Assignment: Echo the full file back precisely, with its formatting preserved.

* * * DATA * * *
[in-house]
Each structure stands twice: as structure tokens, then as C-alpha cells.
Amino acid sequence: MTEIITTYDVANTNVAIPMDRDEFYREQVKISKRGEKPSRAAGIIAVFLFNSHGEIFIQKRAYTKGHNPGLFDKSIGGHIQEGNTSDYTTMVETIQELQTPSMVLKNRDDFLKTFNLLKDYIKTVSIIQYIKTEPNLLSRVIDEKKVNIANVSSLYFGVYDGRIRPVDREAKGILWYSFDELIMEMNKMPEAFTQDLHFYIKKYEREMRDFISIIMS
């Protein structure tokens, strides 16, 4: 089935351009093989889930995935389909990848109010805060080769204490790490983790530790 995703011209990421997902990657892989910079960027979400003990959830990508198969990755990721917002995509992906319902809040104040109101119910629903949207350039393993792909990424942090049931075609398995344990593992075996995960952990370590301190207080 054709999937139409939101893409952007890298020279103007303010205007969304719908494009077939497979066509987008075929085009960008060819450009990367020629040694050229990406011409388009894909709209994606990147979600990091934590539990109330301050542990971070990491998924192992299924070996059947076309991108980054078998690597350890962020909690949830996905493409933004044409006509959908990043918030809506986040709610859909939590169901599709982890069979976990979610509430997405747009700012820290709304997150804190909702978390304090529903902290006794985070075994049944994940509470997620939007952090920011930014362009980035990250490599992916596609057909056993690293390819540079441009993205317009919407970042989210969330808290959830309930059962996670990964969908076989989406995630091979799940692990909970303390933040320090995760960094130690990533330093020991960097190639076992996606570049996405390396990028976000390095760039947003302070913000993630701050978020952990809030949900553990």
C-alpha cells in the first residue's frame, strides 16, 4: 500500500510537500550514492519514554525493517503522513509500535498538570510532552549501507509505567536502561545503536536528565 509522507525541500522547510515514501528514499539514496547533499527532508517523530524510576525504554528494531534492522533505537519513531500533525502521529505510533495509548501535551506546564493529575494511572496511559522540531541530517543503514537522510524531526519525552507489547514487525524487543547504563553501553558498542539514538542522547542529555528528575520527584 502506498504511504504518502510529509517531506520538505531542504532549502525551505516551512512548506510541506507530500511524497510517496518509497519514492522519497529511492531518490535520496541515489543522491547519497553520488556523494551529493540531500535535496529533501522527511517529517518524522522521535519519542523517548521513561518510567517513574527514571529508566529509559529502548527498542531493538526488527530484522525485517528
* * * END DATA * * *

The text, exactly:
[in-house]
Each structure stands twice: as structure tokens, then as C-alpha cells.
Amino acid sequence: MTEIITTYDVANTNVAIPMDRDEFYREQVKISKRGEKPSRAAGIIAVFLFNSHGEIFIQKRAYTKGHNPGLFDKSIGGHIQEGNTSDYTTMVETIQELQTPSMVLKNRDDFLKTFNLLKDYIKTVSIIQYIKTEPNLLSRVIDEKKVNIANVSSLYFGVYDGRIRPVDREAKGILWYSFDELIMEMNKMPEAFTQDLHFYIKKYEREMRDFISIIMS
């Protein structure tokens, strides 16, 4: 089935351009093989889930995935389909990848109010805060080769204490790490983790530790 995703011209990421997902990657892989910079960027979400003990959830990508198969990755990721917002995509992906319902809040104040109101119910629903949207350039393993792909990424942090049931075609398995344990593992075996995960952990370590301190207080 054709999937139409939101893409952007890298020279103007303010205007969304719908494009077939497979066509987008075929085009960008060819450009990367020629040694050229990406011409388009894909709209994606990147979600990091934590539990109330301050542990971070990491998924192992299924070996059947076309991108980054078998690597350890962020909690949830996905493409933004044409006509959908990043918030809506986040709610859909939590169901599709982890069979976990979610509430997405747009700012820290709304997150804190909702978390304090529903902290006794985070075994049944994940509470997620939007952090920011930014362009980035990250490599992916596609057909056993690293390819540079441009993205317009919407970042989210969330808290959830309930059962996670990964969908076989989406995630091979799940692990909970303390933040320090995760960094130690990533330093020991960097190639076992996606570049996405390396990028976000390095760039947003302070913000993630701050978020952990809030949900553990």
C-alpha cells in the first residue's frame, strides 16, 4: 500500500510537500550514492519514554525493517503522513509500535498538570510532552549501507509505567536502561545503536536528565 509522507525541500522547510515514501528514499539514496547533499527532508517523530524510576525504554528494531534492522533505537519513531500533525502521529505510533495509548501535551506546564493529575494511572496511559522540531541530517543503514537522510524531526519525552507489547514487525524487543547504563553501553558498542539514538542522547542529555528528575520527584 502506498504511504504518502510529509517531506520538505531542504532549502525551505516551512512548506510541506507530500511524497510517496518509497519514492522519497529511492531518490535520496541515489543522491547519497553520488556523494551529493540531500535535496529533501522527511517529517518524522522521535519519542523517548521513561518510567517513574527514571529508566529509559529502548527498542531493538526488527530484522525485517528